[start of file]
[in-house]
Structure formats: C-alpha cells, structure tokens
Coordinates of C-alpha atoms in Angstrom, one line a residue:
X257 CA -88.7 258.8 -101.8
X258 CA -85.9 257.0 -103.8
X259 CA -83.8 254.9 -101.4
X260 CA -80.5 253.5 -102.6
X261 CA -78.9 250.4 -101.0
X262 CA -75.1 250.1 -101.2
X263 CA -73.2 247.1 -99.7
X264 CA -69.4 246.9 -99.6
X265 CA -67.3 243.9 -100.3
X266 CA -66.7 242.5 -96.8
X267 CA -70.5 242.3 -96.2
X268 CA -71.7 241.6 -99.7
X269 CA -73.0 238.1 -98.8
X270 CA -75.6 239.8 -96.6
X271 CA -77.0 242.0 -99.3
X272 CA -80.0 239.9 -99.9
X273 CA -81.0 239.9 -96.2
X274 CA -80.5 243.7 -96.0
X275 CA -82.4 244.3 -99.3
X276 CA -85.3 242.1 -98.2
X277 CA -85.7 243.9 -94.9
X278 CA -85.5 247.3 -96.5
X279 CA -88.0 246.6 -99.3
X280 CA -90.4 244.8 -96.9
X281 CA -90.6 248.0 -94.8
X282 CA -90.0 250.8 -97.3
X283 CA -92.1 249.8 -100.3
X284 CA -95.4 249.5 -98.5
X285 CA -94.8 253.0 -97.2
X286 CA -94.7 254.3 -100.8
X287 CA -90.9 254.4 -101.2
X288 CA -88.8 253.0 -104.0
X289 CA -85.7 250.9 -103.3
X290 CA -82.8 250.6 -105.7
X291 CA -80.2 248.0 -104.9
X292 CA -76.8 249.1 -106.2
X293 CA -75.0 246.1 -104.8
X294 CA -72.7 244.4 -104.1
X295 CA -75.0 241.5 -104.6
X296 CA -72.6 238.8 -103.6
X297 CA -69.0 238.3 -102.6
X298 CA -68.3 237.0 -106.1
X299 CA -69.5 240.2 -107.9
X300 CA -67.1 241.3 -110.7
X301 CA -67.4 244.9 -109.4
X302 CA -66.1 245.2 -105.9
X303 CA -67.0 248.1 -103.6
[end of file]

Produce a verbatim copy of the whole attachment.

[in-house]
Structure formats: C-alpha cells, structure tokens
Coordinates of C-alpha atoms in Angstrom, one line a residue:
X257 CA -88.7 258.8 -101.8
X258 CA -85.9 257.0 -103.8
X259 CA -83.8 254.9 -101.4
X260 CA -80.5 253.5 -102.6
X261 CA -78.9 250.4 -101.0
X262 CA -75.1 250.1 -101.2
X263 CA -73.2 247.1 -99.7
X264 CA -69.4 246.9 -99.6
X265 CA -67.3 243.9 -100.3
X266 CA -66.7 242.5 -96.8
X267 CA -70.5 242.3 -96.2
X268 CA -71.7 241.6 -99.7
X269 CA -73.0 238.1 -98.8
X270 CA -75.6 239.8 -96.6
X271 CA -77.0 242.0 -99.3
X272 CA -80.0 239.9 -99.9
X273 CA -81.0 239.9 -96.2
X274 CA -80.5 243.7 -96.0
X275 CA -82.4 244.3 -99.3
X276 CA -85.3 242.1 -98.2
X277 CA -85.7 243.9 -94.9
X278 CA -85.5 247.3 -96.5
X279 CA -88.0 246.6 -99.3
X280 CA -90.4 244.8 -96.9
X281 CA -90.6 248.0 -94.8
X282 CA -90.0 250.8 -97.3
X283 CA -92.1 249.8 -100.3
X284 CA -95.4 249.5 -98.5
X285 CA -94.8 253.0 -97.2
X286 CA -94.7 254.3 -100.8
X287 CA -90.9 254.4 -101.2
X288 CA -88.8 253.0 -104.0
X289 CA -85.7 250.9 -103.3
X290 CA -82.8 250.6 -105.7
X291 CA -80.2 248.0 -104.9
X292 CA -76.8 249.1 -106.2
X293 CA -75.0 246.1 -104.8
X294 CA -72.7 244.4 -104.1
X295 CA -75.0 241.5 -104.6
X296 CA -72.6 238.8 -103.6
X297 CA -69.0 238.3 -102.6
X298 CA -68.3 237.0 -106.1
X299 CA -69.5 240.2 -107.9
X300 CA -67.1 241.3 -110.7
X301 CA -67.4 244.9 -109.4
X302 CA -66.1 245.2 -105.9
X303 CA -67.0 248.1 -103.6